Intelligent, Alert, Loyal, but are they the best breed for you?
The Canaan dog is a medium-sized dog bred in what is now modern Israel to be a watchdog and herder. They are known for being loyal to their owners and very smart. They are well alert dogs and are cautious around unfamiliar people and animals. Once one trusts you, they show their better qualities as affectionate and playful dogs.
The Canaan dog breed is known for being fairly energetic, but usually using that energy intelligently. Even with that energy, they are calm and precise in their actions. This is expressed in their athletic and agile movements. The breed’s more natural energy creates a canine companion that keeps your company and is not a nuisance at the same time. Like most dogs, they are happiest when they work off excess energy through exercise or play.
The Canaan’s caring personality and their obedient nature make them a reliable and affectionate companion. That is, so long as the owner presents himself as an authoritative figure. This breed functions with a pack mentality that makes them suitable for families so long as they aren't taking the lead. If a dog believes it is the head of the household, it will be stubborn when it comes to paying attention to any of its owner’s commands.
The Canaan dog breed can happily live with families with children. Their less intense personalities make them relaxing, mature company. They are distrustful of strangers, however, so it's not ideal for there to be a lot of different people coming and going. It’s important to monitor these dogs around small children, as they may injure the dog accidently and make them bite.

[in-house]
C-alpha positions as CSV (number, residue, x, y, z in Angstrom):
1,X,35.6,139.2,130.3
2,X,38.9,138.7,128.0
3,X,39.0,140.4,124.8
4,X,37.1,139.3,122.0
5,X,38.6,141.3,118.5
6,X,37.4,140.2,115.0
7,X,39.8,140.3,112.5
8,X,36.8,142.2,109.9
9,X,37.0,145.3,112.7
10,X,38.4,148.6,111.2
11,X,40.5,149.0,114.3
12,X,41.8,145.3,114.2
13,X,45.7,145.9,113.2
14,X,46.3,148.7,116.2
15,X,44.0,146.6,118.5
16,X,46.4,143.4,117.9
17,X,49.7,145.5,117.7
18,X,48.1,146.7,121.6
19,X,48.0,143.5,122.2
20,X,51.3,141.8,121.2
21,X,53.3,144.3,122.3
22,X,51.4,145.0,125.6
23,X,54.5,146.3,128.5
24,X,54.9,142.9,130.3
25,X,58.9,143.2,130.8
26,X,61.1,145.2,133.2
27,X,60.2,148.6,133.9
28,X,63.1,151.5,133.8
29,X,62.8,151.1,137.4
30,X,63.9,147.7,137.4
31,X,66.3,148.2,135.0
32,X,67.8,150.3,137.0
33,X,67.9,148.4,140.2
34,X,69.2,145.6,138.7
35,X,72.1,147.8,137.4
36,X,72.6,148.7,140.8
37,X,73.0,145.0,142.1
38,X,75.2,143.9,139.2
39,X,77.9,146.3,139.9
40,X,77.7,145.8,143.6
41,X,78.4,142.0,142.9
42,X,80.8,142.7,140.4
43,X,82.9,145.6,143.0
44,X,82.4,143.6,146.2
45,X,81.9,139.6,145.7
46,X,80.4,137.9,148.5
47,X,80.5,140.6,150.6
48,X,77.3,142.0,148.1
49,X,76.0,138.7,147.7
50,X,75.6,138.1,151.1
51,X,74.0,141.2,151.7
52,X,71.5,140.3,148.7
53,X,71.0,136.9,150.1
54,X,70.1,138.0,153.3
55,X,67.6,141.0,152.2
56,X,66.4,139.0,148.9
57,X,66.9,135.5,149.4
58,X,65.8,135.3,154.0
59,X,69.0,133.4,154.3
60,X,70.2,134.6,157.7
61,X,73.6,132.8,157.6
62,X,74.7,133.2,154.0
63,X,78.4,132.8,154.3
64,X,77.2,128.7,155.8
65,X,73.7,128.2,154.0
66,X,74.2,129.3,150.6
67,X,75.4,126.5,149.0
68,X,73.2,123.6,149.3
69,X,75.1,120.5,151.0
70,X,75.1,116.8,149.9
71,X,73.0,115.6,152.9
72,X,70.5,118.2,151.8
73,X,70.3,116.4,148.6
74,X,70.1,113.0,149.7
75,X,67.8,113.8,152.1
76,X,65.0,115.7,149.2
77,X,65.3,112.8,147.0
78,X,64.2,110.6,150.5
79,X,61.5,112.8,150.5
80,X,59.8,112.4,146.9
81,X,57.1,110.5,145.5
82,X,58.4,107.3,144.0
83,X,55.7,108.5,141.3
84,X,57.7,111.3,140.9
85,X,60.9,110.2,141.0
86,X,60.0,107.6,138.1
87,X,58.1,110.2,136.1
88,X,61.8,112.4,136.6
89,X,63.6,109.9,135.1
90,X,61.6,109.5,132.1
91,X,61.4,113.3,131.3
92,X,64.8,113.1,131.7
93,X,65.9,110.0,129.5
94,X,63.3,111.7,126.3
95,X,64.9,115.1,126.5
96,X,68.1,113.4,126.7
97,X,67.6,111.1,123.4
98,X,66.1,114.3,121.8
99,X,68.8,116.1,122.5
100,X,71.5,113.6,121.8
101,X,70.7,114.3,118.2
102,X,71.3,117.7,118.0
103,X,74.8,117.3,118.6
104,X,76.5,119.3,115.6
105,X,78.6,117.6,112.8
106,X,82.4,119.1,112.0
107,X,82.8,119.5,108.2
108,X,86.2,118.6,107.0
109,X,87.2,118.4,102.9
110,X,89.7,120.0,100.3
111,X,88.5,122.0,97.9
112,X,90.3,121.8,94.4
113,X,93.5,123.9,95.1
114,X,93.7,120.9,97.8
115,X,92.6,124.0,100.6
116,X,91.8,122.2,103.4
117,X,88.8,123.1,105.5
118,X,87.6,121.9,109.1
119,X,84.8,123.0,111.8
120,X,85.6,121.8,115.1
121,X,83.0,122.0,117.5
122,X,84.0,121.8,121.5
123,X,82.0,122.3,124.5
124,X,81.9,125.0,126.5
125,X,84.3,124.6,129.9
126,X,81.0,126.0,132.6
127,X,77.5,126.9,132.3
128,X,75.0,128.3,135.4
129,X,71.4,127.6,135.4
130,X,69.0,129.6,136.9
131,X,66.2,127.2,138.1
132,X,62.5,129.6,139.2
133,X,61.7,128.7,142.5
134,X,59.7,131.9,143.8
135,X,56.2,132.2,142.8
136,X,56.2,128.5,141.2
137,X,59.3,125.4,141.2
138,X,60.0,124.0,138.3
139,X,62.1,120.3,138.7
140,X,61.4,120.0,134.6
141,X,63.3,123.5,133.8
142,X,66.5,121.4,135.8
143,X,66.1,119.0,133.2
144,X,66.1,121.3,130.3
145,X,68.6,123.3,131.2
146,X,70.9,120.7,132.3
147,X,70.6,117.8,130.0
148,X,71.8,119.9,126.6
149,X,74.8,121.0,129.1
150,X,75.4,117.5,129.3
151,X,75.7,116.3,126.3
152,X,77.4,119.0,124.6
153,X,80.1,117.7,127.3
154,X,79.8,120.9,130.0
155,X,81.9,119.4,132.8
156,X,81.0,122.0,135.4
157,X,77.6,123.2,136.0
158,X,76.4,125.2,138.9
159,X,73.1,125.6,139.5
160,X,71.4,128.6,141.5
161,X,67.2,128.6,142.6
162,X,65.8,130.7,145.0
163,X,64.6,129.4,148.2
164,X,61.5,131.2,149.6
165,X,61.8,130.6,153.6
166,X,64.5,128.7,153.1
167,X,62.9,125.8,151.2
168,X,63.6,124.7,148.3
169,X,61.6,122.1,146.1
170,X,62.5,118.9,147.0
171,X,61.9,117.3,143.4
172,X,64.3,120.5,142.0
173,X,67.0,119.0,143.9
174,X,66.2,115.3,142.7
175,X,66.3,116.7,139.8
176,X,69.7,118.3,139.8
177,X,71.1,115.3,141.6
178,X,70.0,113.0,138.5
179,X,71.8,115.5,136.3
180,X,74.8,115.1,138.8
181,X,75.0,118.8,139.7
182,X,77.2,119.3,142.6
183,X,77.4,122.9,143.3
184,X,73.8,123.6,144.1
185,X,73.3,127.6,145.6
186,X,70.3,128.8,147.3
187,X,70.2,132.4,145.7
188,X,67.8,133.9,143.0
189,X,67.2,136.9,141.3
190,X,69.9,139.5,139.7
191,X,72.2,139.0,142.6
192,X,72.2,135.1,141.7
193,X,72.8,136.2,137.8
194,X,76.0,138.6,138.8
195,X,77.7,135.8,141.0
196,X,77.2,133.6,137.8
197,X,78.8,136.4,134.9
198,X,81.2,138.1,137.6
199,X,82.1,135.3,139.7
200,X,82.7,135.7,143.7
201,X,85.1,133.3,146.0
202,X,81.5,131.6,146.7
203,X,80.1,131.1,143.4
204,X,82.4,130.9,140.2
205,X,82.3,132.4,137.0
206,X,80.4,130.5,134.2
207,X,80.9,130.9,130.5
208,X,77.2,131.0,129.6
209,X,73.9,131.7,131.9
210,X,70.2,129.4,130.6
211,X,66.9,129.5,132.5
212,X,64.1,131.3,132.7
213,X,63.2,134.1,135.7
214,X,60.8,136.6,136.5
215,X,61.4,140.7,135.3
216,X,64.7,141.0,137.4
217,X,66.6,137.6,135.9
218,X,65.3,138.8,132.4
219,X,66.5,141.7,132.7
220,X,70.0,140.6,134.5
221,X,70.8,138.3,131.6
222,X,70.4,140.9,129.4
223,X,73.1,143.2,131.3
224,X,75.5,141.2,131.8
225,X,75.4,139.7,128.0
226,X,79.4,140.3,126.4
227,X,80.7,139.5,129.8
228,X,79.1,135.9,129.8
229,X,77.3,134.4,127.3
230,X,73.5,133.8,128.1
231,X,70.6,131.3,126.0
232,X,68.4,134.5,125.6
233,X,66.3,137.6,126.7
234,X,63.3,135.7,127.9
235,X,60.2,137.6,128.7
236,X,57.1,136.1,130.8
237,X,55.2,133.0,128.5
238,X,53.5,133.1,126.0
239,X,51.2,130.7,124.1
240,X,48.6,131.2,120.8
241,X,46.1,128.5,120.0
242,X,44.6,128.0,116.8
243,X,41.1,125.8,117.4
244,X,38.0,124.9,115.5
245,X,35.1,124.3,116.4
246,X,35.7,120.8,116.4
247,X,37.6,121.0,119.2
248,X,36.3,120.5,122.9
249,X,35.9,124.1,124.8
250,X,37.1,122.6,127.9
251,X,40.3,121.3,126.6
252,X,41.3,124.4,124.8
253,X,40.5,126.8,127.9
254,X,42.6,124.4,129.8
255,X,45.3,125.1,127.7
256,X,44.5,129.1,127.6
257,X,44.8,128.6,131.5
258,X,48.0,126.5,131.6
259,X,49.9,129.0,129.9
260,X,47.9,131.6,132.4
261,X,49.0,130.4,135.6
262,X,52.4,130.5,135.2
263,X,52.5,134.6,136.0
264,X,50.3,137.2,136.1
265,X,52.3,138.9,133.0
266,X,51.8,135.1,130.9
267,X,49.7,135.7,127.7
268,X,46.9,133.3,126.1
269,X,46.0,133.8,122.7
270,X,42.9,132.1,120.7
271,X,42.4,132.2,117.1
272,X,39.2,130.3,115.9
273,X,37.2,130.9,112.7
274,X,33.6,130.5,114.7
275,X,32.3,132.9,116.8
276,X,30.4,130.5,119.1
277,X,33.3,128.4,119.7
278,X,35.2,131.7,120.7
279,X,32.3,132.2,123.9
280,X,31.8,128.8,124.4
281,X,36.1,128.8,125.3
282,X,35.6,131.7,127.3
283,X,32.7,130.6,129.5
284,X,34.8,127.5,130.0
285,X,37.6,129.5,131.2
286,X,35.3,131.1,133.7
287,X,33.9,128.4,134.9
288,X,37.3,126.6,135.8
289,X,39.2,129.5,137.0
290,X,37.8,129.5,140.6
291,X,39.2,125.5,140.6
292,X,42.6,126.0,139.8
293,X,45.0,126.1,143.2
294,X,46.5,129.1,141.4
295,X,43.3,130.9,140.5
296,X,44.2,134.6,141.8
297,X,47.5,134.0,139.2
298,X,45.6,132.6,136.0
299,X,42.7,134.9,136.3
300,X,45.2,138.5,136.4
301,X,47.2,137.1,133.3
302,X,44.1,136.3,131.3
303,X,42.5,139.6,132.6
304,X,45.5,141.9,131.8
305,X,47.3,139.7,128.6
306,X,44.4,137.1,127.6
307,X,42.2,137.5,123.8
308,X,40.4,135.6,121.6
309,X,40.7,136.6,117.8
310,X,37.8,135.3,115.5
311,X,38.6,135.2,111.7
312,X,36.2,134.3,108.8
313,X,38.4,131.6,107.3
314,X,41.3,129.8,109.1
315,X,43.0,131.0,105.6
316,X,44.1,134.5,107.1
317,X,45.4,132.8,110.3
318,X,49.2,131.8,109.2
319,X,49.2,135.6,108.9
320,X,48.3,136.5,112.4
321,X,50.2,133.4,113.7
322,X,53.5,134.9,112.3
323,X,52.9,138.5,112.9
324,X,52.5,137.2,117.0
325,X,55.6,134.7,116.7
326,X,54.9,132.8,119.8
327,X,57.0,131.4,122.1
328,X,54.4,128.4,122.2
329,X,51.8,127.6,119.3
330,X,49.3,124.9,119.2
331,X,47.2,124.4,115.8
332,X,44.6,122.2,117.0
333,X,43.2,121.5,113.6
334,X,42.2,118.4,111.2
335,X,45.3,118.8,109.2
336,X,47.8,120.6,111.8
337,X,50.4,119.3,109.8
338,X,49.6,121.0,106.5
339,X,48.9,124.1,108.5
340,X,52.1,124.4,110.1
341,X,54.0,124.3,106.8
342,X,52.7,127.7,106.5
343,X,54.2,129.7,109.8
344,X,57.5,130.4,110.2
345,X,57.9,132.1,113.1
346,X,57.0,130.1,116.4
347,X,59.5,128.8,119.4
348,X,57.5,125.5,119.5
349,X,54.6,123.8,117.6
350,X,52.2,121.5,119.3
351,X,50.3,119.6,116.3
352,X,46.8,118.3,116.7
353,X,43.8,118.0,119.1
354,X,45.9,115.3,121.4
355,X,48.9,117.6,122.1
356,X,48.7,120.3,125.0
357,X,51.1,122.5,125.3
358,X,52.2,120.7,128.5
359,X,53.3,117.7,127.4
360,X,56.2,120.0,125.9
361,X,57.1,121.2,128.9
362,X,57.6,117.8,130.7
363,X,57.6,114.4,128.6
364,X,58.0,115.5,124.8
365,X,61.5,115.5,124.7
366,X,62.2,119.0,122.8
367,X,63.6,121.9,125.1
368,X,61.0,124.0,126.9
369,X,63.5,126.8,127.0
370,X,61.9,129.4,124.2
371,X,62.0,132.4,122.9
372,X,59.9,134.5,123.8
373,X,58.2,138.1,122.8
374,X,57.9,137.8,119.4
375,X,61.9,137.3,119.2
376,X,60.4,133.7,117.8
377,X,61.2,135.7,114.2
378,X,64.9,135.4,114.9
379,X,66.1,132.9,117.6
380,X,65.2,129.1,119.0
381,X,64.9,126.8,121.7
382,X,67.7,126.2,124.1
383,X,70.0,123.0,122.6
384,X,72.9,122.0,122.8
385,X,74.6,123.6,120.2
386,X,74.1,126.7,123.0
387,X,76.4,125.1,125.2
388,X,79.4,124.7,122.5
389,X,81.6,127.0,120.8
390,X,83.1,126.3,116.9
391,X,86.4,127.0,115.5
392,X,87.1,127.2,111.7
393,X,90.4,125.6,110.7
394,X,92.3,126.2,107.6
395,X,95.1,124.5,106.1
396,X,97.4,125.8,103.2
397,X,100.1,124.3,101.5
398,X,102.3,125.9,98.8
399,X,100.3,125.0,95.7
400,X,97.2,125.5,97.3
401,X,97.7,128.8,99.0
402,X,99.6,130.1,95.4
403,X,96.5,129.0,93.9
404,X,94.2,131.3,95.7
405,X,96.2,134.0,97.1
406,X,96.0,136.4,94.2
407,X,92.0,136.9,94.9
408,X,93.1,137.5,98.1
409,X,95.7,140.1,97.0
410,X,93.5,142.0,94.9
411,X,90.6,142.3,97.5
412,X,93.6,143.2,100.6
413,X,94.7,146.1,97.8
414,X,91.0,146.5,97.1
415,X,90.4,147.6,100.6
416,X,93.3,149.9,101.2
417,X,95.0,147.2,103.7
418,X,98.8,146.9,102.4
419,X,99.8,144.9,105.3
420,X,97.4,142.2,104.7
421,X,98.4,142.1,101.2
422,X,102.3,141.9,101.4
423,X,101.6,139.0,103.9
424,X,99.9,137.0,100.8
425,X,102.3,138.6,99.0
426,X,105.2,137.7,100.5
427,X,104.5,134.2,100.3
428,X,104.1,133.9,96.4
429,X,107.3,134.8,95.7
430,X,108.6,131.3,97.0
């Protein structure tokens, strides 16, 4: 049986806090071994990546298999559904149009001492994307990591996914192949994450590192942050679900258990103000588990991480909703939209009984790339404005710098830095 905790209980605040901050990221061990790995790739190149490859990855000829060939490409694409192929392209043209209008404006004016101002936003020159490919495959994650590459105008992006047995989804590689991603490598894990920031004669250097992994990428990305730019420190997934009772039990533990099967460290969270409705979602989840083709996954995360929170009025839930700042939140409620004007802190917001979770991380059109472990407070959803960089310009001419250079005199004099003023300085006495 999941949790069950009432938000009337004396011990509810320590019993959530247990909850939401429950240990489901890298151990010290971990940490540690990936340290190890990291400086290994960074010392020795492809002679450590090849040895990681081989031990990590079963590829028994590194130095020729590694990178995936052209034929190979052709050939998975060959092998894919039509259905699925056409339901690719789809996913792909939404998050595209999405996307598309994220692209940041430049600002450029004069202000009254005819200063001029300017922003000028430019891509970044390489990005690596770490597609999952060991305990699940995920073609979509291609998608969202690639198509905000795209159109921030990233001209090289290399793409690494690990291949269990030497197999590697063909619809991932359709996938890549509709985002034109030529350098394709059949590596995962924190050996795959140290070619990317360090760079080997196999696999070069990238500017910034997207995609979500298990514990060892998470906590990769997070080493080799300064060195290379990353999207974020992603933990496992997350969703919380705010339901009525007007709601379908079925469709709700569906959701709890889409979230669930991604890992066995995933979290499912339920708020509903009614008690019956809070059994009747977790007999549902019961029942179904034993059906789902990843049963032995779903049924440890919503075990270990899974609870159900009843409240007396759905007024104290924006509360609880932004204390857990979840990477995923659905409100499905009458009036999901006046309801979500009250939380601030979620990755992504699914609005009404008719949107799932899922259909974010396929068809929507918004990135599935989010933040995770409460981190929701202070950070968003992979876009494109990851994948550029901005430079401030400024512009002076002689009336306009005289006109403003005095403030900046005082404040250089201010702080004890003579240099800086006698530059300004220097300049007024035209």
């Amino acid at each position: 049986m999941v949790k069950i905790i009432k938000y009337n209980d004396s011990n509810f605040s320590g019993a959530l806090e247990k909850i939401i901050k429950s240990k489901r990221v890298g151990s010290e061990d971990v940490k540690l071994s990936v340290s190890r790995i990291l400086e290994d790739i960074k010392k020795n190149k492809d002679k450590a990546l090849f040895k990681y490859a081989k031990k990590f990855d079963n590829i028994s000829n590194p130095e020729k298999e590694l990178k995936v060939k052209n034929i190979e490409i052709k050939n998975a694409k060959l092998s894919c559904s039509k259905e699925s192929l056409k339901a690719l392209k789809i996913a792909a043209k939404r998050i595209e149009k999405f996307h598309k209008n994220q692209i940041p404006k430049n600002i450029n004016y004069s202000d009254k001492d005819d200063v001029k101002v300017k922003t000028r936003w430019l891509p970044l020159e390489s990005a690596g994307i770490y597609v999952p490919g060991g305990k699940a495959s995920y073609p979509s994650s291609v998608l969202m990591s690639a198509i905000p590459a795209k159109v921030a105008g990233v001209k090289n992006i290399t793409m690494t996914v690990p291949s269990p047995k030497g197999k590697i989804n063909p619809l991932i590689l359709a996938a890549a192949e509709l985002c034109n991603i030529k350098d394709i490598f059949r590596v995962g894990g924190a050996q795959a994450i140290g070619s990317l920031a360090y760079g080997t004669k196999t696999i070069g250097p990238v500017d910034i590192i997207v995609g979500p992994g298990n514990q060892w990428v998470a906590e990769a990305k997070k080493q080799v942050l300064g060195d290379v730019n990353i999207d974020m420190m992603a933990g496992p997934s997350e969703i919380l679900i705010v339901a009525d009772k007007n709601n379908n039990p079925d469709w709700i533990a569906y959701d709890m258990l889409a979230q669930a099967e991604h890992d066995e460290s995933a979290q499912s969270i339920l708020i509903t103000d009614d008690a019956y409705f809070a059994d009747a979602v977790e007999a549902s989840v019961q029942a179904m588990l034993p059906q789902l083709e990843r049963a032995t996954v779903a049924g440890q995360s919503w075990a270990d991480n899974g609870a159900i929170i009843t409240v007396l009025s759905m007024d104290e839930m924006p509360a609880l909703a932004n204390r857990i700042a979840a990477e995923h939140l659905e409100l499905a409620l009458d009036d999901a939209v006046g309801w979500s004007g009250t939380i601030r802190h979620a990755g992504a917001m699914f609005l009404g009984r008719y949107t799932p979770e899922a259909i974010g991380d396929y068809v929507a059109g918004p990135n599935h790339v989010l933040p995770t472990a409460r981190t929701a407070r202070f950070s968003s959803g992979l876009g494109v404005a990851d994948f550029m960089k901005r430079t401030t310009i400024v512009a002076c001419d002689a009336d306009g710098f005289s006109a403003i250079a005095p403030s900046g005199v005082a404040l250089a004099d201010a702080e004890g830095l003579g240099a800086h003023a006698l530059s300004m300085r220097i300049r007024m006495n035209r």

The Canaan Dog breed is well known for being fairly shy. They are notoriously territorial dogs, not cozying up to every guest. This being said, they aren't known to be aggressive with strangers, but they are very wary of them. Too many visitors will make a Canaan dog anxious, so they aren't recommended for places of high population density. They require a lot of socialization to familiarize them with various people, animals, and sights.
The Canaan dog is famously wary of other canines as well as humans. They can coexist with other dogs. However, it’s recommended that they are raised around them than introducing a new pet later on. Their canine caution can be coursed out of them through exposure to other dogs. Owners often take their dogs to dog schools to socialize them. In doings so they familiarize them with other dogs, making them more comfortable and social all around.
The Canaan dog breed is considered to be somewhat vocal. When they do bark, it's mostly inquisitive or defensive, since it’s such cautious breed. Some owners utilize their wariness as watchdogs, alerting them to strangers. All around, however, these dogs aren't known to bark excessively. If anything, they can easily be taught not to speak on command, in case it becomes a nuisance.
While they are typically pretty independent dogs, the Canaan dog can get anxious when left alone for too long. This can lead to excessive barking and destructive behavior if not dealt with. For owners that aren't home all day, they might hire a dog sitter or send their dog to daycare. This breed wouldn't too well in daycare, however, given its caution of others.
The Canaan dog is a breed that does require some sort of enclosure when outside. The breed is independent, and if it finds something more interesting than what its owner has to say, it can be difficult to get their attention.
While some owners can command the dog’s loyalty well enough not to need an enclosure, it's recommended for the average owner. They are known to chase off any small animals, and may pursue beyond their property if excited enough. A fence is highly recommended.